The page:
J. D. Opened his eyes. A woman was talking to him. A man began talking to him. Through the pain in his head, in his eyes, he saw his own living-room ceiling. Who were these people? Why was he on the couch? On the coffee table sat an empty Jack Daniel's fifth and two glasses. Why two? The voices went on talking to him. "Yes?" he asked.
According to Time-Honored (if not entirely reliable) Horatio Alger tradition, almost any ambitious young man, with a lot of good fortune, could quickly reach the top of the ladder in the business world. The principal ingredient in the formula for success was luck: a careening carriage being pulled wildly along a street by a team of runaway horses--and, of course, inside the carriage, the terrified, nubile daughter of a multimillionaire. The young man needed only to fling himself on the horses' harness and, by dint of courage and brawn, bring beasts, carriage and the terrified, nubile daughter to a safe halt just short of disaster.
This month in New York, just a few blocks from where it all began four and a half years ago, Columbia Pictures world-premieres its long-heralded film adaptation of the hit musical Funny Girl. The poignant story of comedienne-singer Fanny Brice's ill-fated love for gambler Nicky Arnstein and her subsequent rise to fame in the Twenties, Funny Girl combines the potent talents of Omar Sharif and super-songbird Barbra Streisand in a screen-debut replay of her star-making role on Broadway. In addition to the much-publicized kissing scene between the ancestrally incompatible stars, much of Funny Girl 's footage is devoted to the lavish stage spectaculars that were the trademark of Florenz Ziegfeld, whose Follies made Miss Brice an international star. Producer Ray Stark (who just happens to be married to Miss Brice's daughter, Frances) and director William Wyler--trying his hand at a musical for the first time--have created a stunning celluloid version of the Follies; in keeping with Ziegfeld's own specifications, Funny Girl's chorines are as statuesque and as extravagantly endowed as were their predecessors in the original line-up. In this exclusive Playboy pictorial, the glamorous girls of Funny Girl reveal themselves as more than capable of making the Twenties roar once again.
A few months ago, the superintendent of the building where I have an office drew me aside as I was going to the elevator. "Listen," he said very softly, "I shouldn't be telling you this, they told me not to, but a couple of FBI guys were asking about you yesterday."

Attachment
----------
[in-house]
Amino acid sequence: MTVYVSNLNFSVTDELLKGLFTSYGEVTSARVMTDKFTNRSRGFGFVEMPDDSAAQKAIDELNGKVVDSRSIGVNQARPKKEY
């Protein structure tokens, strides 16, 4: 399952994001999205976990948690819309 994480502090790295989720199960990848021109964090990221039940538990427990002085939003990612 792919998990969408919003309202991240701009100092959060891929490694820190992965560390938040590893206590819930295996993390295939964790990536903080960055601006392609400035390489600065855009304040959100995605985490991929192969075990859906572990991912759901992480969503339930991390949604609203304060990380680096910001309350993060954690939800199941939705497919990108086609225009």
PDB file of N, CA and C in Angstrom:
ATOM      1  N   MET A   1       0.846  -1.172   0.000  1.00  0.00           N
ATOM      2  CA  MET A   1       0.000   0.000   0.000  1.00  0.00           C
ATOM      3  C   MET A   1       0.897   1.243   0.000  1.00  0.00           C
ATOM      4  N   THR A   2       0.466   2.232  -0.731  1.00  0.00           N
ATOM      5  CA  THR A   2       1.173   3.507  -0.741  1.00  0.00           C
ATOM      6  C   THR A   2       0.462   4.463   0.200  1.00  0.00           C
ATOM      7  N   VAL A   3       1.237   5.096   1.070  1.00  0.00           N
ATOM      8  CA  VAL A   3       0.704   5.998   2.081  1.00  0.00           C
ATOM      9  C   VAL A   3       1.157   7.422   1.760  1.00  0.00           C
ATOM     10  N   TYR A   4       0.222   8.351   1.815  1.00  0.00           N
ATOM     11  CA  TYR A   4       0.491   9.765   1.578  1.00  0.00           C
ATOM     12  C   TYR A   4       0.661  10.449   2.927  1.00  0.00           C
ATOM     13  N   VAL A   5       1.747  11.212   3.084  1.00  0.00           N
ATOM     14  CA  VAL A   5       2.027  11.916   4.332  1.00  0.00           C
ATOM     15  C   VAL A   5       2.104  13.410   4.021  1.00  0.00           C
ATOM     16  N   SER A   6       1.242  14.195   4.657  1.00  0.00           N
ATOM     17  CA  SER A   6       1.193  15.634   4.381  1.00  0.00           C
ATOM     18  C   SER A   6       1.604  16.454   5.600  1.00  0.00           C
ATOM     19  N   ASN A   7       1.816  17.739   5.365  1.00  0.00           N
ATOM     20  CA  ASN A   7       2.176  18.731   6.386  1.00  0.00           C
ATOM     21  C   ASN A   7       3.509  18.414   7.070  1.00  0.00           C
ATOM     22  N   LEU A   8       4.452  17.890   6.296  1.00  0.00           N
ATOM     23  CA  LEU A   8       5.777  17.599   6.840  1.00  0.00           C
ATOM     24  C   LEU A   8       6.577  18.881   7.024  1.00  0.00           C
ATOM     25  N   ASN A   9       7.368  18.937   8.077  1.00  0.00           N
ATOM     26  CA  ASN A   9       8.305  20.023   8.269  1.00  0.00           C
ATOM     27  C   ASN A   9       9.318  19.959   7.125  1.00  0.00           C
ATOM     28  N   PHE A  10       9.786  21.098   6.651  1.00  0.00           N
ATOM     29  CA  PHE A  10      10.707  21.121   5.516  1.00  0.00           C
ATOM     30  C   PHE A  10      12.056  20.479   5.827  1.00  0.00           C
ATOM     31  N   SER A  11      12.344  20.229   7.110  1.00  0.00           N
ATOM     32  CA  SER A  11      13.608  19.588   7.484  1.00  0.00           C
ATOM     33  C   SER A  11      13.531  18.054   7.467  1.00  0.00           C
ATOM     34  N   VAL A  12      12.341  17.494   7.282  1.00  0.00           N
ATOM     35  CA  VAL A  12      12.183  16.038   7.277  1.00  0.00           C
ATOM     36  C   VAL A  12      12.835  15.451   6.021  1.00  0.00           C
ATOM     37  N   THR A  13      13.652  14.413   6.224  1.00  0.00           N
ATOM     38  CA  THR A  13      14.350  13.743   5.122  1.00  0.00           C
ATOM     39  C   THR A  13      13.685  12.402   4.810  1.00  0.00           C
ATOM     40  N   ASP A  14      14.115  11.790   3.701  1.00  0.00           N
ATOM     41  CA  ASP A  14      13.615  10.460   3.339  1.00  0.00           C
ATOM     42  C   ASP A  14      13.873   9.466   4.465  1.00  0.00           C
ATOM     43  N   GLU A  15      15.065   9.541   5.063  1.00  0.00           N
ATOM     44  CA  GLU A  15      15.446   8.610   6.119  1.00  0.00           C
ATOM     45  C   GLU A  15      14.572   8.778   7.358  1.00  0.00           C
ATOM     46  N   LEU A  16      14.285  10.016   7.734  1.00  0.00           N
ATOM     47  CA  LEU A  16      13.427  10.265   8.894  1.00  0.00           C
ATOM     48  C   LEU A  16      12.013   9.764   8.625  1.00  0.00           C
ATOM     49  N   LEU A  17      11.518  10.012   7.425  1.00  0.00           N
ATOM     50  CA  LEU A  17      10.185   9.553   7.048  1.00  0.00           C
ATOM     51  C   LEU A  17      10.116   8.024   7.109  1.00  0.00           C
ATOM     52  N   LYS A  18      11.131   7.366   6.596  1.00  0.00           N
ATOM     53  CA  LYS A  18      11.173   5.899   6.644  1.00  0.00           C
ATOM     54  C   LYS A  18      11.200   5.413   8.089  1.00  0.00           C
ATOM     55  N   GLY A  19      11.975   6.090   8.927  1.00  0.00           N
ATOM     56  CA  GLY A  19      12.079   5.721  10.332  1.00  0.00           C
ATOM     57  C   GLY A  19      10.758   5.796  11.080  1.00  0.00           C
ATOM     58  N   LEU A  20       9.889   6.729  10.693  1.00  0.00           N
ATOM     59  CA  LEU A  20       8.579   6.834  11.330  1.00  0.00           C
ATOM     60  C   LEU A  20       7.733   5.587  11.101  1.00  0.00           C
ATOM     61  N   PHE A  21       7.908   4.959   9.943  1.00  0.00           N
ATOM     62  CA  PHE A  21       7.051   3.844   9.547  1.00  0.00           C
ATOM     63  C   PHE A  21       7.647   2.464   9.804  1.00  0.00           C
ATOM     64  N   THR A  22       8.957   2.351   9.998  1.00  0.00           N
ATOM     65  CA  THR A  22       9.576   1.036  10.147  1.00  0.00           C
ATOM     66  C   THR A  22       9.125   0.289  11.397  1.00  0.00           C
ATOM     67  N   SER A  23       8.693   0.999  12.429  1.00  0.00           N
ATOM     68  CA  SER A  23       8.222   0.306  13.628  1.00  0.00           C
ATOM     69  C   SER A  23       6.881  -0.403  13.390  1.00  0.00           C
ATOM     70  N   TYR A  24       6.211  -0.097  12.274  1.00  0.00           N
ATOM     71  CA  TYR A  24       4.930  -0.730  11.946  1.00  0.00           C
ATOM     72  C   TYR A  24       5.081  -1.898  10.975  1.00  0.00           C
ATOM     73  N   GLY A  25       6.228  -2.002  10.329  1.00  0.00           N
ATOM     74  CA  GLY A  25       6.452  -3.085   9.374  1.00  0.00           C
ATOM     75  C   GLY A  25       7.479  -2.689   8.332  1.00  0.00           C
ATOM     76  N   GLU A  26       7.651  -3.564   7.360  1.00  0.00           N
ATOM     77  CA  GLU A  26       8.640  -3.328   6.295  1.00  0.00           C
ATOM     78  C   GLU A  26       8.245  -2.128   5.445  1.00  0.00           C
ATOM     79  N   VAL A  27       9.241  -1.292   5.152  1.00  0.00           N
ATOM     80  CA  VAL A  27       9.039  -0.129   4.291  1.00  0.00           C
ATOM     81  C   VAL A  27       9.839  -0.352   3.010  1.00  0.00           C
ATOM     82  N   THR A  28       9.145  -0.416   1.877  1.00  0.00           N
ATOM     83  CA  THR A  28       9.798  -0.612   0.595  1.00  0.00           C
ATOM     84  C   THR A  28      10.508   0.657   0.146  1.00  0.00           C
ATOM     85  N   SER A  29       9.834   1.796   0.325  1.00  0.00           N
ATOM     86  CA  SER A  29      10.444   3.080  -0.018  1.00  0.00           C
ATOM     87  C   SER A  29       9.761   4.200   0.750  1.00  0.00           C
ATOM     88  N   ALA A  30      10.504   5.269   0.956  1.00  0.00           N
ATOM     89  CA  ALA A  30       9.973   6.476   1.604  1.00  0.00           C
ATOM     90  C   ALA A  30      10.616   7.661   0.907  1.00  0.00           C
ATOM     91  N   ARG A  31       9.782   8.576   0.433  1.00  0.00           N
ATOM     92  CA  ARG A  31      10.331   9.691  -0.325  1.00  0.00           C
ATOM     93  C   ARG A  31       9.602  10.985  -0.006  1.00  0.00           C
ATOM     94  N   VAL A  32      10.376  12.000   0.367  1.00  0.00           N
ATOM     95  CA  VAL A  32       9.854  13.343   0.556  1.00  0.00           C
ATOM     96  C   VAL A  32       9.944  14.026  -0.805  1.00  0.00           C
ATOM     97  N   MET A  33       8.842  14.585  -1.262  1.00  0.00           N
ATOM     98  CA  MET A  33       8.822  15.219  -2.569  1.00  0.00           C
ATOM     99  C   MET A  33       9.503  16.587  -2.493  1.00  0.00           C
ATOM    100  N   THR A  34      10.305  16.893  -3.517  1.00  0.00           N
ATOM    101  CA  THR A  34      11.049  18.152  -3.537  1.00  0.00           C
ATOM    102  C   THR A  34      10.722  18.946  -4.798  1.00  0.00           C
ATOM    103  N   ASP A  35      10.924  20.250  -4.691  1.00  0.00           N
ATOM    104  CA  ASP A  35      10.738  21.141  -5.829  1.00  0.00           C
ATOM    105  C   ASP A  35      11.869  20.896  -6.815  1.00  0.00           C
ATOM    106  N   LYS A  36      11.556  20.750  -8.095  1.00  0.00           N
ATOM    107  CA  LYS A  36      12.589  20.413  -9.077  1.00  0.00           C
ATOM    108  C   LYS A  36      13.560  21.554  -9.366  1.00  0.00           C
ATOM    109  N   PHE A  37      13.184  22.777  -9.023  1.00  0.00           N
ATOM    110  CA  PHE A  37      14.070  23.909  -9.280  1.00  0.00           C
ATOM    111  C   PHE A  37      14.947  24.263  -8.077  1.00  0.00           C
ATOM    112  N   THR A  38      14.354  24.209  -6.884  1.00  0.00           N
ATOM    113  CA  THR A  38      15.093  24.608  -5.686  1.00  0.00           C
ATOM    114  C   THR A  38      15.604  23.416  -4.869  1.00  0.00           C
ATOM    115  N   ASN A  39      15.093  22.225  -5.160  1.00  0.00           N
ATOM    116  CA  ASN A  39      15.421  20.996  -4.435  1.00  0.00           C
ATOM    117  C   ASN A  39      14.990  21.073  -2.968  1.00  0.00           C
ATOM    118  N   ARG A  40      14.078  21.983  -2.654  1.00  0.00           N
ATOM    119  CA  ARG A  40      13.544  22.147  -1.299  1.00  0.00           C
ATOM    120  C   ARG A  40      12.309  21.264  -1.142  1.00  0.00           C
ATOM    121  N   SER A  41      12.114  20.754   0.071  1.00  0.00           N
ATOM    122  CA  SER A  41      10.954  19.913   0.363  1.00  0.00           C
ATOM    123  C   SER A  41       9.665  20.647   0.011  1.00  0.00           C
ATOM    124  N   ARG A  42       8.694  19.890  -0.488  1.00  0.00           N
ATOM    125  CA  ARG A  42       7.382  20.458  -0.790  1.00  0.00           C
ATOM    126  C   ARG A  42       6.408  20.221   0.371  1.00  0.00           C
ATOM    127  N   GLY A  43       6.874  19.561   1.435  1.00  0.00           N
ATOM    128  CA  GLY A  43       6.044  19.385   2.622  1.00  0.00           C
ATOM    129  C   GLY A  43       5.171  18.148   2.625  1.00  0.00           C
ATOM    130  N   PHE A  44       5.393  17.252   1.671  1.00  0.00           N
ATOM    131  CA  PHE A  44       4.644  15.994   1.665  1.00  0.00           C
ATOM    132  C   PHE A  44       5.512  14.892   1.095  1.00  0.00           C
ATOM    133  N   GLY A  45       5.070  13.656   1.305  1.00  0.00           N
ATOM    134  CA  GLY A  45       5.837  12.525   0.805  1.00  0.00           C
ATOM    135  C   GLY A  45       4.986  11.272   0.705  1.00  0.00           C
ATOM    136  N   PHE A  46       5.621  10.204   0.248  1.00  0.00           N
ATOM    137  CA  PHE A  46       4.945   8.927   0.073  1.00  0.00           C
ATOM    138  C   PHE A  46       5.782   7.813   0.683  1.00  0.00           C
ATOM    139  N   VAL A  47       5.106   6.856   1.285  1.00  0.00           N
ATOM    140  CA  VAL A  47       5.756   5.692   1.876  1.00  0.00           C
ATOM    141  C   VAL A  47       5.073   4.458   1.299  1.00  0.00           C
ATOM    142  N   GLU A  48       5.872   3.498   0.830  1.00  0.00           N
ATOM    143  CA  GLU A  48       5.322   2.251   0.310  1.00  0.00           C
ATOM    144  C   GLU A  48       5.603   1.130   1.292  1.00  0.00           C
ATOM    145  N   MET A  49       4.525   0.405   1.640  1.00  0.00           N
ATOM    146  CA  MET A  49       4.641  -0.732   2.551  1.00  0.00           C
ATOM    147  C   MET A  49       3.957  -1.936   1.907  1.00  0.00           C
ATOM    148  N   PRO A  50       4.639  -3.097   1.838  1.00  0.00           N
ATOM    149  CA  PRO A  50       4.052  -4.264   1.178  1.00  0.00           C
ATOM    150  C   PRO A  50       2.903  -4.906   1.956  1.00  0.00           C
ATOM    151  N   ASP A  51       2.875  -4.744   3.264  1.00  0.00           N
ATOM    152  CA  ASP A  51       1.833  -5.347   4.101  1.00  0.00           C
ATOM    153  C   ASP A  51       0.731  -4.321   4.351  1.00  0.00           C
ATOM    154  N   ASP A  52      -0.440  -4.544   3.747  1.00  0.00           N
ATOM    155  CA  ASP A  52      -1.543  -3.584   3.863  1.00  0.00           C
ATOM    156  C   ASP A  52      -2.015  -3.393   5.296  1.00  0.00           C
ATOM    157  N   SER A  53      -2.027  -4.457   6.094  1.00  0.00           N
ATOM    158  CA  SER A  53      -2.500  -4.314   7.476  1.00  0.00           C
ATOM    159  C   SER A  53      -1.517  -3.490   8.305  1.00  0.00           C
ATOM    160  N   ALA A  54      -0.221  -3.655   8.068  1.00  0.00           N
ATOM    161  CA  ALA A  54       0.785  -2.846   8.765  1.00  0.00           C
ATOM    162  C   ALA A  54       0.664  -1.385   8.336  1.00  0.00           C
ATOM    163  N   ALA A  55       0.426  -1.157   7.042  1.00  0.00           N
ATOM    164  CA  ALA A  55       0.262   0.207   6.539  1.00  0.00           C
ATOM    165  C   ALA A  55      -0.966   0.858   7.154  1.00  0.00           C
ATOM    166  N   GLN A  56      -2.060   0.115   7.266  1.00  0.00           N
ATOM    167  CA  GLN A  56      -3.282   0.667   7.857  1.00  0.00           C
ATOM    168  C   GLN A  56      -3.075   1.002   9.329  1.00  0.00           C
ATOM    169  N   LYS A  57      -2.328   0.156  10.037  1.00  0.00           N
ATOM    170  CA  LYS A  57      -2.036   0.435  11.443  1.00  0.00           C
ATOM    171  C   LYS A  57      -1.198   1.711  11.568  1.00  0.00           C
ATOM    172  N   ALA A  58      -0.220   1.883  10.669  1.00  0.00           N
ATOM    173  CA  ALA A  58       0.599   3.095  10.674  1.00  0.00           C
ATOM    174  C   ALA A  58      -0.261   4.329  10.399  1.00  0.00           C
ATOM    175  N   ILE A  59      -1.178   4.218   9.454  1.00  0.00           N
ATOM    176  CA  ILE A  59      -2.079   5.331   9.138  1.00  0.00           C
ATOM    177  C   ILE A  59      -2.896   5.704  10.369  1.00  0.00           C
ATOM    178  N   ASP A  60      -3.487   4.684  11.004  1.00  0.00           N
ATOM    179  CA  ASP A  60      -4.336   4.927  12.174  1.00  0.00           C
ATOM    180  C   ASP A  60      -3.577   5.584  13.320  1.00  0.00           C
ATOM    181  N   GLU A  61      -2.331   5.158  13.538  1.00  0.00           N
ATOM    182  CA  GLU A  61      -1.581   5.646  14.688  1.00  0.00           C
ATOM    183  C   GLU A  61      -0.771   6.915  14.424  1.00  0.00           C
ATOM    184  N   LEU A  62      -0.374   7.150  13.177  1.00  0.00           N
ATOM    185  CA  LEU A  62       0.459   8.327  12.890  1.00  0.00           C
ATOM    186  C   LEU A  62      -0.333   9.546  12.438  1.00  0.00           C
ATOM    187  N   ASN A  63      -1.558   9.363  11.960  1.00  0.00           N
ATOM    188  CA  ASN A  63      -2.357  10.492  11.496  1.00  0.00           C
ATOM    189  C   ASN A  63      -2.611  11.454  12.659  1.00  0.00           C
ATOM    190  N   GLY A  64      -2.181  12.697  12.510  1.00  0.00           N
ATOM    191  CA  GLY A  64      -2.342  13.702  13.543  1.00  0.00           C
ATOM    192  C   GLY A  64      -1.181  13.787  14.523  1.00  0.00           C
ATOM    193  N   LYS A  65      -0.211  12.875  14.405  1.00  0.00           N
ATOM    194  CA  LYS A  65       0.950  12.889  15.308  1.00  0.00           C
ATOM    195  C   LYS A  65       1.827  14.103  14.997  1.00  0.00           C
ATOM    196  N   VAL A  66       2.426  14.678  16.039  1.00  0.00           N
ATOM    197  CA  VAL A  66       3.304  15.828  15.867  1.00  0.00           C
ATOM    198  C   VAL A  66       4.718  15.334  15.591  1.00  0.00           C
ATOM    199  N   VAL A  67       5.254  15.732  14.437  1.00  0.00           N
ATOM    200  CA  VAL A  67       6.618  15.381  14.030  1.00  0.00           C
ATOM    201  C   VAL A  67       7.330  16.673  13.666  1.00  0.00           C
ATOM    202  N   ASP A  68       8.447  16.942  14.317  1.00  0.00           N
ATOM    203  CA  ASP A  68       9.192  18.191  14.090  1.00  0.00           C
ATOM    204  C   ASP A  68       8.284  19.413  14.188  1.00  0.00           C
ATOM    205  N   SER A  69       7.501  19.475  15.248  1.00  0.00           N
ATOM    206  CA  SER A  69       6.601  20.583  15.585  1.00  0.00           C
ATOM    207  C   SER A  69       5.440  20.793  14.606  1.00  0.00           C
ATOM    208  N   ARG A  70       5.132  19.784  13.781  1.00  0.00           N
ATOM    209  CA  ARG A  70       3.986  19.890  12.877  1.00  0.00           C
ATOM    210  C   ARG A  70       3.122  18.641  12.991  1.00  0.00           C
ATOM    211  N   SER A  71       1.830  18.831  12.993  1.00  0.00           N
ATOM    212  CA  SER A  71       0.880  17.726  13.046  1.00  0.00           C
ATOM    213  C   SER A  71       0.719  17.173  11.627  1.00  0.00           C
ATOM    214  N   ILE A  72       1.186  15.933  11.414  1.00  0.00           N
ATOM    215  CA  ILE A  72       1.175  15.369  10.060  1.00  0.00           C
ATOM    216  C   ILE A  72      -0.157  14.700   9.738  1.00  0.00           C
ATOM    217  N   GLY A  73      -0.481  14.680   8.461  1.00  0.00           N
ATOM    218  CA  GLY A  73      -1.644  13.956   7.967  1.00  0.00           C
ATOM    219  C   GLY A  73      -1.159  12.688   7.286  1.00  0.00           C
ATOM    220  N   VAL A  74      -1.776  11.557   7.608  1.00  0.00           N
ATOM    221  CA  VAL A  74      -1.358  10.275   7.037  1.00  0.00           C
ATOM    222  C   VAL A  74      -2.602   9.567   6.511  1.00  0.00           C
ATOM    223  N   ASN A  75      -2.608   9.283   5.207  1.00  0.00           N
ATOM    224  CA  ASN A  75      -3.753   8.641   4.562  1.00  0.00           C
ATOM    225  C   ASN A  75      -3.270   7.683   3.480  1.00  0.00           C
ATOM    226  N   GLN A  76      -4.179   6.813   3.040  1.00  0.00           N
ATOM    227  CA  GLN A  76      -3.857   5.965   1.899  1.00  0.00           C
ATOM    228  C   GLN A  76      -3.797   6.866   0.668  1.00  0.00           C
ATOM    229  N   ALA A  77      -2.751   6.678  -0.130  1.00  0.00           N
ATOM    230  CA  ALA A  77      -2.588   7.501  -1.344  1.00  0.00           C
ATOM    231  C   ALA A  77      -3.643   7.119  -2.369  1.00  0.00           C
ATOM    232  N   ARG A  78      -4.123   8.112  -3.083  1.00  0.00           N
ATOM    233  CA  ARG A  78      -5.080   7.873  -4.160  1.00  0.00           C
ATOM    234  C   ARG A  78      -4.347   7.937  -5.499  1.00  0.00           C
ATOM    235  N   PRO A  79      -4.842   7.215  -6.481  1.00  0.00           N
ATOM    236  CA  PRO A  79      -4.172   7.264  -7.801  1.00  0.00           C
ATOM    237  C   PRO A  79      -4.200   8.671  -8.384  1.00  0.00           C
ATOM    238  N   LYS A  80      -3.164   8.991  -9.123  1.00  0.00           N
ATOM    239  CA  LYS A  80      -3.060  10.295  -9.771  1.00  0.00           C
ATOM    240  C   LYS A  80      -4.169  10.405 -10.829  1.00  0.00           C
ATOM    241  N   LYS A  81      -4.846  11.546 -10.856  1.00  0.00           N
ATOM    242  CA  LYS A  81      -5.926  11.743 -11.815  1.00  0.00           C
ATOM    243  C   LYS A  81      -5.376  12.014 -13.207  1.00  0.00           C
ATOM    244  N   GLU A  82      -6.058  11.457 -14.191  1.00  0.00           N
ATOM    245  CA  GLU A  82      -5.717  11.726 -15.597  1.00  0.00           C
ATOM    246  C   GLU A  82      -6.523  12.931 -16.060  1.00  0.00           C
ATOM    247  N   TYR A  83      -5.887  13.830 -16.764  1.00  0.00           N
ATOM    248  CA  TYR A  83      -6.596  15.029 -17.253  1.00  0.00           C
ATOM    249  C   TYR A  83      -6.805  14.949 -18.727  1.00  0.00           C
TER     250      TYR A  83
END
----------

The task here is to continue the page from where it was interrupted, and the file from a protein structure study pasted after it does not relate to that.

In France there lived a king who proclaimed that the knight who showed himself best in the art of jousting for one whole year would receive his daughter in marriage and half his kingdom to boot. This announcement caused a great stir among all the young nobles. The beauties and riches of half the kingdom, however, scarcely compared--in their eyes--with those offered by the body of her lusty Highness.
Within the past year, the nation's college campuses, hitherto among the bastions of sartorial conservatism, have been taken over by an explosive assortment of revolutionary attire and accessories. Nehrus, tunics, shaped suits, wide ties, medallions and non-traditional garb are being worn from Berkeley to Boston. This is not to say that the natural-shoulder button-down look has dropped out of school; the Ivy image is still strong, but there are upbeat new fashion courses a student can take and still be a candidate for the best-dressed list.
When the Alarm clock woke Ralph Stewart that morning, there was a diaphragm in the bed. Karen's, of course. Looking at it, Ralph wondered if she knew it was no longer with her. No, probably not. Had the week at her mother's made her forgetful?
What every red-blooded male wants to know is, "Where does my alma mater stand in the ranks of the sexual revolution? Is it in the vanguard or are there other schools that put fewer restrictions on life, liberty and the pursuit of heterosexual happiness?" To answer these questions, we conducted a two-year study of the morals and mores on 25 American campuses--specially selected to present a national cross section. We corresponded with faculties at these schools and then checked with knowledgeable students--to discover both the official policy and the unofficial reality. We studied the limitations and opportunities presented by each school's location (its proximity to the happy hunting grounds of other schools and of nearby metropolitan areas), the male-female ratio and whether the coeds are mostly swingers or are only interested in the capture of a degree--or a husband.
Henry David Thoreau, a man of notable calm and one I have for years been trying to emulate, never with much success, once observed in his journal that his neighbors in Concord "sometimes appear to work themselves into a state of excitement over remarkably little."